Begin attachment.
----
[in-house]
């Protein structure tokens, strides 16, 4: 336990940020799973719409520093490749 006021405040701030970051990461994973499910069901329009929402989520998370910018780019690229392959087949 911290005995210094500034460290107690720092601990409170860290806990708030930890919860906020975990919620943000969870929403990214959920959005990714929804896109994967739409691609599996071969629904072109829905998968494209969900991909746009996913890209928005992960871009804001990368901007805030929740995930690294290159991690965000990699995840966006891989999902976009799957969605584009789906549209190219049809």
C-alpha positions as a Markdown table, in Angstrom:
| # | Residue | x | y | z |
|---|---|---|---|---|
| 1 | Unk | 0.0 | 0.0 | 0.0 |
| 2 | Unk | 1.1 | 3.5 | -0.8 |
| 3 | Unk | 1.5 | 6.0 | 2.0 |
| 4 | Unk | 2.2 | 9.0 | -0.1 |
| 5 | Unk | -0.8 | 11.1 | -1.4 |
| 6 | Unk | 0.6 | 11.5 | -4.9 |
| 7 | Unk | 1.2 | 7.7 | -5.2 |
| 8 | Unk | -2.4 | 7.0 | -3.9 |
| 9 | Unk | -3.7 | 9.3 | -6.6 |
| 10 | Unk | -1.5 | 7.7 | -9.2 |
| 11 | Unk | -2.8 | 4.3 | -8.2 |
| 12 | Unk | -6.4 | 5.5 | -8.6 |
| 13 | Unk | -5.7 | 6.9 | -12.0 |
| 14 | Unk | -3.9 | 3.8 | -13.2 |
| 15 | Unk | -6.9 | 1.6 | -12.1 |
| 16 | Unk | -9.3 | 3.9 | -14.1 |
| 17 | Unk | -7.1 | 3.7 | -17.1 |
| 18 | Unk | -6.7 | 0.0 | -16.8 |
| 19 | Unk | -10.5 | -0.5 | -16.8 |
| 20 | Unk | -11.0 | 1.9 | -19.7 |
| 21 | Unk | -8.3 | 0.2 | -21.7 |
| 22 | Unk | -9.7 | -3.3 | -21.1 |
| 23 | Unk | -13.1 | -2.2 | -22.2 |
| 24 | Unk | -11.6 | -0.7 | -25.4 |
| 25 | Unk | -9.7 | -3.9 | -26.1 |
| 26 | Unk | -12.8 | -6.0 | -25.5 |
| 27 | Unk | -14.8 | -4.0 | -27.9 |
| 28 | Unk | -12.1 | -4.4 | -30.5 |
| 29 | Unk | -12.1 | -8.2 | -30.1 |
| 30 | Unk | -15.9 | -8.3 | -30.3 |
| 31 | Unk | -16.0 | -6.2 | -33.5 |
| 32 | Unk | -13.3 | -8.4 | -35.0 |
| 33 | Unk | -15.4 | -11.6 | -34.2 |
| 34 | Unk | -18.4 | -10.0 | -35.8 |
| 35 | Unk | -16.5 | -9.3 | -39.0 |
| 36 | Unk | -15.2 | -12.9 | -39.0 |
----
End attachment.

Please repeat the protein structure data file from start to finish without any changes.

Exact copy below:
[in-house]
């Protein structure tokens, strides 16, 4: 336990940020799973719409520093490749 006021405040701030970051990461994973499910069901329009929402989520998370910018780019690229392959087949 911290005995210094500034460290107690720092601990409170860290806990708030930890919860906020975990919620943000969870929403990214959920959005990714929804896109994967739409691609599996071969629904072109829905998968494209969900991909746009996913890209928005992960871009804001990368901007805030929740995930690294290159991690965000990699995840966006891989999902976009799957969605584009789906549209190219049809």
C-alpha positions as a Markdown table, in Angstrom:
| # | Residue | x | y | z |
|---|---|---|---|---|
| 1 | Unk | 0.0 | 0.0 | 0.0 |
| 2 | Unk | 1.1 | 3.5 | -0.8 |
| 3 | Unk | 1.5 | 6.0 | 2.0 |
| 4 | Unk | 2.2 | 9.0 | -0.1 |
| 5 | Unk | -0.8 | 11.1 | -1.4 |
| 6 | Unk | 0.6 | 11.5 | -4.9 |
| 7 | Unk | 1.2 | 7.7 | -5.2 |
| 8 | Unk | -2.4 | 7.0 | -3.9 |
| 9 | Unk | -3.7 | 9.3 | -6.6 |
| 10 | Unk | -1.5 | 7.7 | -9.2 |
| 11 | Unk | -2.8 | 4.3 | -8.2 |
| 12 | Unk | -6.4 | 5.5 | -8.6 |
| 13 | Unk | -5.7 | 6.9 | -12.0 |
| 14 | Unk | -3.9 | 3.8 | -13.2 |
| 15 | Unk | -6.9 | 1.6 | -12.1 |
| 16 | Unk | -9.3 | 3.9 | -14.1 |
| 17 | Unk | -7.1 | 3.7 | -17.1 |
| 18 | Unk | -6.7 | 0.0 | -16.8 |
| 19 | Unk | -10.5 | -0.5 | -16.8 |
| 20 | Unk | -11.0 | 1.9 | -19.7 |
| 21 | Unk | -8.3 | 0.2 | -21.7 |
| 22 | Unk | -9.7 | -3.3 | -21.1 |
| 23 | Unk | -13.1 | -2.2 | -22.2 |
| 24 | Unk | -11.6 | -0.7 | -25.4 |
| 25 | Unk | -9.7 | -3.9 | -26.1 |
| 26 | Unk | -12.8 | -6.0 | -25.5 |
| 27 | Unk | -14.8 | -4.0 | -27.9 |
| 28 | Unk | -12.1 | -4.4 | -30.5 |
| 29 | Unk | -12.1 | -8.2 | -30.1 |
| 30 | Unk | -15.9 | -8.3 | -30.3 |
| 31 | Unk | -16.0 | -6.2 | -33.5 |
| 32 | Unk | -13.3 | -8.4 | -35.0 |
| 33 | Unk | -15.4 | -11.6 | -34.2 |
| 34 | Unk | -18.4 | -10.0 | -35.8 |
| 35 | Unk | -16.5 | -9.3 | -39.0 |
| 36 | Unk | -15.2 | -12.9 | -39.0 |